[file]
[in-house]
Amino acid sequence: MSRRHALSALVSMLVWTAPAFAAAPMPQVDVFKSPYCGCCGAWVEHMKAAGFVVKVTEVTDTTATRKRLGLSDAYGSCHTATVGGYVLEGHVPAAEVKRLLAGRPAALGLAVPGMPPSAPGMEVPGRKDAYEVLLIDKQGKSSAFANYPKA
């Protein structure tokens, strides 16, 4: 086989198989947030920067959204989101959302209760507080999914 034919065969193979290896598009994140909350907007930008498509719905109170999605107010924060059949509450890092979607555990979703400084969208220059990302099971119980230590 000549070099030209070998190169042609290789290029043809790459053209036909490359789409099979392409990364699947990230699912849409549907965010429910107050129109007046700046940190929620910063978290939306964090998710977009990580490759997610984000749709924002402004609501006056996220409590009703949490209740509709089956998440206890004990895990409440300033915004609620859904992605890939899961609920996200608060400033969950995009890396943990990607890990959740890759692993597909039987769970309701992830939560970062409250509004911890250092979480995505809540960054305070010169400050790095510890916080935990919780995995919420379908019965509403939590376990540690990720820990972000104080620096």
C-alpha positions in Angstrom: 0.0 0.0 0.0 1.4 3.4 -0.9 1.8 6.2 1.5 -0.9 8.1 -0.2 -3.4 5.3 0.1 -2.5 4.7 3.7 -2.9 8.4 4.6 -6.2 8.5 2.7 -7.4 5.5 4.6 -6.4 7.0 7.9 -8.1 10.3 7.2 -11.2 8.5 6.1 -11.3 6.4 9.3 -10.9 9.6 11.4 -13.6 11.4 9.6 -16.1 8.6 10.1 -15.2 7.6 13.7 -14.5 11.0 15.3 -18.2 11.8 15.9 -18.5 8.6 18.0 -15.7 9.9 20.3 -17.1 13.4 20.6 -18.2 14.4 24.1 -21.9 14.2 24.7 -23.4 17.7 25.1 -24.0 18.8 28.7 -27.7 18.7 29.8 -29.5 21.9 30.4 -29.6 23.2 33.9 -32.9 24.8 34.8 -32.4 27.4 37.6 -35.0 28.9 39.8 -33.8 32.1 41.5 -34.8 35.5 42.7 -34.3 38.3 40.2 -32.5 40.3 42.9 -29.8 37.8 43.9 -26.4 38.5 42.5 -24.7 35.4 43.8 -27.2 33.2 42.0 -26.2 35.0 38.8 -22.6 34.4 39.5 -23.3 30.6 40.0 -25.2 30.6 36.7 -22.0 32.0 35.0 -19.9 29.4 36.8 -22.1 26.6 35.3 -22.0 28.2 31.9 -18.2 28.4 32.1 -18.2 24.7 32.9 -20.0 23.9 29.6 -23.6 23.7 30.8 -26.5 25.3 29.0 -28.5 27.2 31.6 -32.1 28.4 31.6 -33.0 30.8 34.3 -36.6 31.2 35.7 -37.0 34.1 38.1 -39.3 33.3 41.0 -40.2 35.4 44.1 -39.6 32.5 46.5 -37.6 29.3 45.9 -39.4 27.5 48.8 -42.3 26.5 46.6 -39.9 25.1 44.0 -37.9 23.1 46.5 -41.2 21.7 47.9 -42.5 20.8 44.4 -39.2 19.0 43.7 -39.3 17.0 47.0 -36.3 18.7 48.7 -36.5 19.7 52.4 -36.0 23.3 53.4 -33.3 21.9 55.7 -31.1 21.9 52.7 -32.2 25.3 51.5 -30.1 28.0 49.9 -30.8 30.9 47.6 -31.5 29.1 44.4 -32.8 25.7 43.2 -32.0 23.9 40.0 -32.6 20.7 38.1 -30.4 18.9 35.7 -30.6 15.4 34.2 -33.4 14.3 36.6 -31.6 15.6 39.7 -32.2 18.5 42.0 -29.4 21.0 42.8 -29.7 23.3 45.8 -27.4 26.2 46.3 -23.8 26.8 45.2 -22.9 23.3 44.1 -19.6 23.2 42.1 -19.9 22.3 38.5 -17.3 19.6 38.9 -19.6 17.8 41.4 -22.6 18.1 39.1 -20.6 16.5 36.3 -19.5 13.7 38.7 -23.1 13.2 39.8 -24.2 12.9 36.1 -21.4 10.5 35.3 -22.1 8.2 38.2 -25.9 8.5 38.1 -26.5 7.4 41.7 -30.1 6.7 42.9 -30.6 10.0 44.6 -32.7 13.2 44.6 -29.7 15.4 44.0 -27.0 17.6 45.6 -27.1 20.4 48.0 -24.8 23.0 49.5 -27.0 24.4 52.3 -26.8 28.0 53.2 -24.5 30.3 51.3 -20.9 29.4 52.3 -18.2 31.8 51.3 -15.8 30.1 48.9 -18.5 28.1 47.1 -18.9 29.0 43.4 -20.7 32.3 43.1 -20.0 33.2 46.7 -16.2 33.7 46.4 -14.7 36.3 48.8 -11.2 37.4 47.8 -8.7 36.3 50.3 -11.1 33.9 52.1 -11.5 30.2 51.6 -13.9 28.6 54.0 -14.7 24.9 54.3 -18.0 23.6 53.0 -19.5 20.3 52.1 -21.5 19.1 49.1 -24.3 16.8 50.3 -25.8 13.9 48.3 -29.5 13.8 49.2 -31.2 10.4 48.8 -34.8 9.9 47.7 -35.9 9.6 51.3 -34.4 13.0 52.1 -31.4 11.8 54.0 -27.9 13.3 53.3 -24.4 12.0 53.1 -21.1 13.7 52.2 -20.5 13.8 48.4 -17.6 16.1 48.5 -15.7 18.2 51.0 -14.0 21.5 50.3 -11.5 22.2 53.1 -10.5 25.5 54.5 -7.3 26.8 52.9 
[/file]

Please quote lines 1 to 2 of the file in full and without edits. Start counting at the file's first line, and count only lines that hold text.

[in-house]
Amino acid sequence: MSRRHALSALVSMLVWTAPAFAAAPMPQVDVFKSPYCGCCGAWVEHMKAAGFVVKVTEVTDTTATRKRLGLSDAYGSCHTATVGGYVLEGHVPAAEVKRLLAGRPAALGLAVPGMPPSAPGMEVPGRKDAYEVLLIDKQGKSSAFANYPKA